We didn't know this until we arrived, but it turned out there were many sanctuaries (I may not be using this term the right way) based in Plettenberg Bay, which made our stay there incredibly memorable. A pamphlet featuring a morning walk with a cheetah caught Ed's attention at the lobby of Emily Moon. Looking at the glee in his eyes, I knew this was something I wasn't going to be able to run away from. So we booked ourselves a spot for the next day and I dragged myself there in the morning by 715am (I suppose cheetahs are early 'birds'). And what an experience. I must say we definitely weren't leading the way - during the pre-walk briefing, we were told specifically to just take the cheetah's lead and ensure the leash was slack at all times. At no time were were allowed to pull on the leash, although even if we were allowed to, I wouldn't dare risk my life doing so. In fact, we were also told never to stand in the way of the cheetah, especially not squatting down. So it was certainly dangerous taking the shot shown above. It was a thrilling experience that while I'm not sure I would want to go through again, I would recommend to anyone who hasn't done it before.

See: Close Encounters with Birds of Prey at Radical Raptors

This too, was an incredible experience. We happened to drive by near the time the next flying display was going to happen, and hung around for longer than we initially intended. Thank goodness we did, because we did not expect what was to come. Radical Raptors is a rehabilitation centre for people to deposit birds of prey who were too injured or who were domesticated. While they aimed to release all the birds back into the wild, some were either too injured or too domesticated to survive in the wild. That's when they would be kept at the centre for educational purposes. The person in charge of the flying display was a passionate guy called Dennis, who would release the birds in the mornings for them to have a good stretch of their wings. Including us, there were only about 5 adults and one child watching the flying display (although the child and his parents left halfway after the child seemed too scared by the big birds to continue). Dennis stood only about five metres away from us, and gave us a glove each to take turns letting the birds perch on our fists. This meant seriously close encounters with each bird, and a truly educational and memorable visit.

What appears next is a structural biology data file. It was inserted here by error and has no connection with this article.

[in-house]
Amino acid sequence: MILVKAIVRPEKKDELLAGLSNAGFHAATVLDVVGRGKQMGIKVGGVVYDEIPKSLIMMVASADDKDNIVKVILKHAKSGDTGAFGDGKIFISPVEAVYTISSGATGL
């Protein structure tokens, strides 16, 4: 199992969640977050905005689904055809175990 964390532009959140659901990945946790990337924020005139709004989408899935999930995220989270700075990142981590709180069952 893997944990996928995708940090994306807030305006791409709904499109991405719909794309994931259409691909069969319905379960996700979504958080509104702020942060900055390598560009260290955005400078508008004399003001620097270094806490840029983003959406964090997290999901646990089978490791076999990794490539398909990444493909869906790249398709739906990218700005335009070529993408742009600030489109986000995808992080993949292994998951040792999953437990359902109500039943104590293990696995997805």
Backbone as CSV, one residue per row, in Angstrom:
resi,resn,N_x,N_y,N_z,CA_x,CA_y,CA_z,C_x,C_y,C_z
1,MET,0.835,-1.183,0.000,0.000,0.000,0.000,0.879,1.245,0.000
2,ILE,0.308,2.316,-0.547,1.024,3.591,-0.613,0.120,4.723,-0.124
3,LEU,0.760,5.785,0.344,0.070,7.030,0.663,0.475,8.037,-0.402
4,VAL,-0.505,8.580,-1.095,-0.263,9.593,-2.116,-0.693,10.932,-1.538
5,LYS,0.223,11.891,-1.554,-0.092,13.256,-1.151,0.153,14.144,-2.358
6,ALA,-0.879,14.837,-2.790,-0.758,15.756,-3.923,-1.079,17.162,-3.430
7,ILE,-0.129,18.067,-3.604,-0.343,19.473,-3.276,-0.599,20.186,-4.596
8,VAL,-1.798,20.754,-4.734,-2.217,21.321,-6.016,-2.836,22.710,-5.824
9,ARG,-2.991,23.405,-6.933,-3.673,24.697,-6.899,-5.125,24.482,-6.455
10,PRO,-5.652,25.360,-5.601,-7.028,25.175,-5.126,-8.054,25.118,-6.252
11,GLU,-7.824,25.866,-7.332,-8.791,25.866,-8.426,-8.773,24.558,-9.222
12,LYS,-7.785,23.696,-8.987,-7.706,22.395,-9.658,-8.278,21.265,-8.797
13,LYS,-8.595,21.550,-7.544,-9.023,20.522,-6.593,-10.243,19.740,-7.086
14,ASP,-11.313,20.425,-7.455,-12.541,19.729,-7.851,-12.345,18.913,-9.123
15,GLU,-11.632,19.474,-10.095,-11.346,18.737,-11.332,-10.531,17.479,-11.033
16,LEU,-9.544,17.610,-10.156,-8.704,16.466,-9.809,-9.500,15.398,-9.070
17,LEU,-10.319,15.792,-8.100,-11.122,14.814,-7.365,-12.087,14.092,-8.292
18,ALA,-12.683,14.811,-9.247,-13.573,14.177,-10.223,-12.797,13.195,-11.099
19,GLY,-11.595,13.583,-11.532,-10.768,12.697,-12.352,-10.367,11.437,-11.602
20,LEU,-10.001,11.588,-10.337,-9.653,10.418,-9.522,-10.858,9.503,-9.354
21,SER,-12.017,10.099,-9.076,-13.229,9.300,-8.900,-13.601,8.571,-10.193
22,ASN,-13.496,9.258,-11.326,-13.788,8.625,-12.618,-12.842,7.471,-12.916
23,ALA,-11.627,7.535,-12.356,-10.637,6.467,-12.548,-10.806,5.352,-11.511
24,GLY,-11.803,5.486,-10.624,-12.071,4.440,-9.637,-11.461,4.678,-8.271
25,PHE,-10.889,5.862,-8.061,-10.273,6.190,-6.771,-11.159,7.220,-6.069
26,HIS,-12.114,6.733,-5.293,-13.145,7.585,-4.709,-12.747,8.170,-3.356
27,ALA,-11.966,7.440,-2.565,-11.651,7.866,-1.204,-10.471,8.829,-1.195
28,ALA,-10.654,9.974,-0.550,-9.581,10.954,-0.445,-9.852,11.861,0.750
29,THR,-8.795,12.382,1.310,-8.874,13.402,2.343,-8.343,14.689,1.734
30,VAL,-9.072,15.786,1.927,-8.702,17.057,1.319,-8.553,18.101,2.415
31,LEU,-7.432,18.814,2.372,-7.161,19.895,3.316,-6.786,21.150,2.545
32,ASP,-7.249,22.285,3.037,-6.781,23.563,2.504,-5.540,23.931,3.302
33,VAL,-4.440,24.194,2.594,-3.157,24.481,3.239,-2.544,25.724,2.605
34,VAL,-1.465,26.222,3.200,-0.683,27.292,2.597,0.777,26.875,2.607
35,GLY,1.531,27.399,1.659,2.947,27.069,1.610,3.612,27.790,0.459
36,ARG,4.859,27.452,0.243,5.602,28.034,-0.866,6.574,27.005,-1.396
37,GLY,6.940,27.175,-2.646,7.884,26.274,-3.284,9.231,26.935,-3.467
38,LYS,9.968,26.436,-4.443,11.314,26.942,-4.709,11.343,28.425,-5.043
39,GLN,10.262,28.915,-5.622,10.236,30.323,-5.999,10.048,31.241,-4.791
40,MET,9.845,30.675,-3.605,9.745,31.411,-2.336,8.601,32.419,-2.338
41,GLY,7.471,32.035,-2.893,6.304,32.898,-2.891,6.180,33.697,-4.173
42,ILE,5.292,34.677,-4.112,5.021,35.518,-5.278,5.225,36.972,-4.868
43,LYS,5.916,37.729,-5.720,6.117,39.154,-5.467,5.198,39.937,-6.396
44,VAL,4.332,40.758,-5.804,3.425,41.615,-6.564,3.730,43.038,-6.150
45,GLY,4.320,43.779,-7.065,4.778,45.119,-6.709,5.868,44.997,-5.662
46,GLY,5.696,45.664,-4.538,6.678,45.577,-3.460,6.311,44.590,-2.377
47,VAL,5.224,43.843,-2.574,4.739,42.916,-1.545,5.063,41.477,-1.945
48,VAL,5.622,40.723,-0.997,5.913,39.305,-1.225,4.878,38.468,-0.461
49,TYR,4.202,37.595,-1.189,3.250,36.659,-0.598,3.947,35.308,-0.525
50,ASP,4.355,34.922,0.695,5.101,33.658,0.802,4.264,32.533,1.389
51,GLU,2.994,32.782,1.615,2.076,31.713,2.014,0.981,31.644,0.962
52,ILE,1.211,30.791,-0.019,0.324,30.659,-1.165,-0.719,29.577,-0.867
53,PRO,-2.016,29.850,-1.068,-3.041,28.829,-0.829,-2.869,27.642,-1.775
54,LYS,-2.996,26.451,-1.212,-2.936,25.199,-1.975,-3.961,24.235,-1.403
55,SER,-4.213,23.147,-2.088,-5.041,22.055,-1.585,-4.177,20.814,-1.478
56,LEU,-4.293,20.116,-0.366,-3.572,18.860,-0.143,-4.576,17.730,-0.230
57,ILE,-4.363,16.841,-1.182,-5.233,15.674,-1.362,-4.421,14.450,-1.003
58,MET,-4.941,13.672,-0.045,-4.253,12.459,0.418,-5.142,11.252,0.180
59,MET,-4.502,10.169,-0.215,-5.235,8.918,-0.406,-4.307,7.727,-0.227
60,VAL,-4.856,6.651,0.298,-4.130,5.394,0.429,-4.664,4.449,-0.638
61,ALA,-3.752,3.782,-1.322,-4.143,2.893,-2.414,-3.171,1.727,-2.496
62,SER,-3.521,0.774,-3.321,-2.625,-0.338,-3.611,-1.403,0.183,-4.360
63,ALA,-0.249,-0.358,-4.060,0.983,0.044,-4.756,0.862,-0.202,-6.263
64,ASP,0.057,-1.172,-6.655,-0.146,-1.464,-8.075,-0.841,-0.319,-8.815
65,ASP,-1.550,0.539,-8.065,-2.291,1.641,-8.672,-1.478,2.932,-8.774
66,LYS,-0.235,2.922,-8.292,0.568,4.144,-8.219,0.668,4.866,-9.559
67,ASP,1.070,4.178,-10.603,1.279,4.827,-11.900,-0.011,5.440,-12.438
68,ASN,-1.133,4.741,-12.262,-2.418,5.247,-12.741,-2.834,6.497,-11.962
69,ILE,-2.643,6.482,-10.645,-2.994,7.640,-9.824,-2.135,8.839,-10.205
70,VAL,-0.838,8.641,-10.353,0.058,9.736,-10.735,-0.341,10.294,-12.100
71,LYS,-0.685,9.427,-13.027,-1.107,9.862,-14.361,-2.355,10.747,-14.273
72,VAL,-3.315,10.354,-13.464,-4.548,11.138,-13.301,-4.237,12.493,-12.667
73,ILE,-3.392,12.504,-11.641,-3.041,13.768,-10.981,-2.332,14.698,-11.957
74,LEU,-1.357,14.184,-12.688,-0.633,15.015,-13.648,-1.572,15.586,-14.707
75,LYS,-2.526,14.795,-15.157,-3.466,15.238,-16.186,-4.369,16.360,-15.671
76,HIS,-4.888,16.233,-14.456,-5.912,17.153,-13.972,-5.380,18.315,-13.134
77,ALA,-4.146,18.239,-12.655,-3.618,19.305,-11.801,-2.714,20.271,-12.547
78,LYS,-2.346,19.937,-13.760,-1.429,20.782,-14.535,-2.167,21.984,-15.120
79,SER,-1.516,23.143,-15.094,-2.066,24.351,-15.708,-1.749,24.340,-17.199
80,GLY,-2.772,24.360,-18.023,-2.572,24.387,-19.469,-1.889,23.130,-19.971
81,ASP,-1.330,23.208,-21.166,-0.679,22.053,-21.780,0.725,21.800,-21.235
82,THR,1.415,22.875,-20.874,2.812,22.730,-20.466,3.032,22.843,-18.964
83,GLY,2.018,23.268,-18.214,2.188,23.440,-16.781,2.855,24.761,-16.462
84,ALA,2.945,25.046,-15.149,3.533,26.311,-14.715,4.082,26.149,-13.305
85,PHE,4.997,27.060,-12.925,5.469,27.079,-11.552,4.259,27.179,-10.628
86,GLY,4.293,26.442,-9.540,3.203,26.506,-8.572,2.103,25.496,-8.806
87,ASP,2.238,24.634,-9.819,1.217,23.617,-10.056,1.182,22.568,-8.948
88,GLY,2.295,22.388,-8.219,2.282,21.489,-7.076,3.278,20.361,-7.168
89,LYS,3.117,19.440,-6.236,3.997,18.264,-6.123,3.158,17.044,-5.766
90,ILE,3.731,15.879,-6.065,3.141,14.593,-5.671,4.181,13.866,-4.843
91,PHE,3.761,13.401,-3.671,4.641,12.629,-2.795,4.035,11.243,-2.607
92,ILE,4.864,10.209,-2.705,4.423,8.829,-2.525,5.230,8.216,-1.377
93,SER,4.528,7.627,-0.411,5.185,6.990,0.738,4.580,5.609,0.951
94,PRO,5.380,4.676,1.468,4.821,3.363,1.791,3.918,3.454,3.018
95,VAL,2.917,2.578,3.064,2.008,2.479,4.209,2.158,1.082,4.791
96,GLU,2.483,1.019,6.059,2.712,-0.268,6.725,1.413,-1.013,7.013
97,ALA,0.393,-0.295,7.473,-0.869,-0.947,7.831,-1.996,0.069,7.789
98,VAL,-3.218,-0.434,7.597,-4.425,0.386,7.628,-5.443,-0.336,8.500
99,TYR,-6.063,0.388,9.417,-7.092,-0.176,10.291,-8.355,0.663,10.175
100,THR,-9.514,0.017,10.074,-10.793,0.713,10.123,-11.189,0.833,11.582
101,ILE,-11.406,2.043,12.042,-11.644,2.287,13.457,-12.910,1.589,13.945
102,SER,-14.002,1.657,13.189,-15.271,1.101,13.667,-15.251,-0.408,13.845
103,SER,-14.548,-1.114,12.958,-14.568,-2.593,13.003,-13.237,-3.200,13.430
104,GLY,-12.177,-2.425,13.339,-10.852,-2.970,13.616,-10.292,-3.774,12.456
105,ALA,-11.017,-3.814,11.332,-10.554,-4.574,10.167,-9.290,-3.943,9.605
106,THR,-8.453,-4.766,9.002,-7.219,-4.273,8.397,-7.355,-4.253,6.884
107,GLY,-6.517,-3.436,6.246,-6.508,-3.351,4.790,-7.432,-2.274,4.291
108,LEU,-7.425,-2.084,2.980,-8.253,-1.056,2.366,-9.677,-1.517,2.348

See: Monkeyland and Birds of Eden

Other good spots in Plettenberg Bay to visit are Monkeyland and Birds of Eden, which are right next to each other. The tour through Monkeyland is guided and is usually with a group of 20 or so other strangers. If you're lucky, you'd be the only persons in the group. And if you're even luckier, you'll have a black howler monkey tailing you the entire journey. Birds of Eden is a large (I believe the largest) aviary where the birds roam free. It took us more than an hour to cover the entire area (and we didn't really stop much either), which was really a pleasant surprise. Up till that point, I thought the Lory Loft in the Singapore Bird Park was an excellent aviary to visit. But I must admit that the Lory Loft pales in comparison to Birds of Eden. 


To Stay: Birkenhead House and Villa

Our final stop before reached Port E was at Hermanus. Ed booked us into the Birkenhead House and Villa, which was situated right at the edge of a cliff and had an insane view of the beach to the left, sea to the front and the mountain to the right. I'm not sure what I had done to deserve such a treat. We had half-board, which meant breakfasts and dinners were arranged for us in the hotel, and free flow of any beverage (including alcoholic ones). They served good food, but even if they didn't the town which was about a ten-minute drive away had many other options. We spent our days visiting the shops in town and lazing in our luxuriously spacious room, soaking in the views.
To See: Shark Cage Diving

A shot I took of the shark lurking around the cage of divers,
while Ed was hovering over the toilet bowl feeling nauseated
Oh, and we also went shark cage diving. Or at least we tried to. It was a very popular activity among the tourists in the area, and no lack of companies offering the activity. Ed had pre-booked two slots for us so that we could do it the day after we arrived. We woke up early to drive about forty-five minutes down the road to the jetty, and were quite excited although groggy at the same time. In the first few minutes on the medium-sized boat, we were still riding on the adrenaline in anticipation of what we would see. But twenty minutes later, Ed and I were nauseous. Ed, more nauseous than I, had to be persuaded to call for a skipper to come rescue us from the ever bobbing boat. Back on land, and many sips of ginger ale later, we felt guilty about the money we had paid for the experience we never had. But if you asked me, we did not leave the boat a minute too early. If we didn't feel so seasick though, we would definitely have wanted to get into that cage.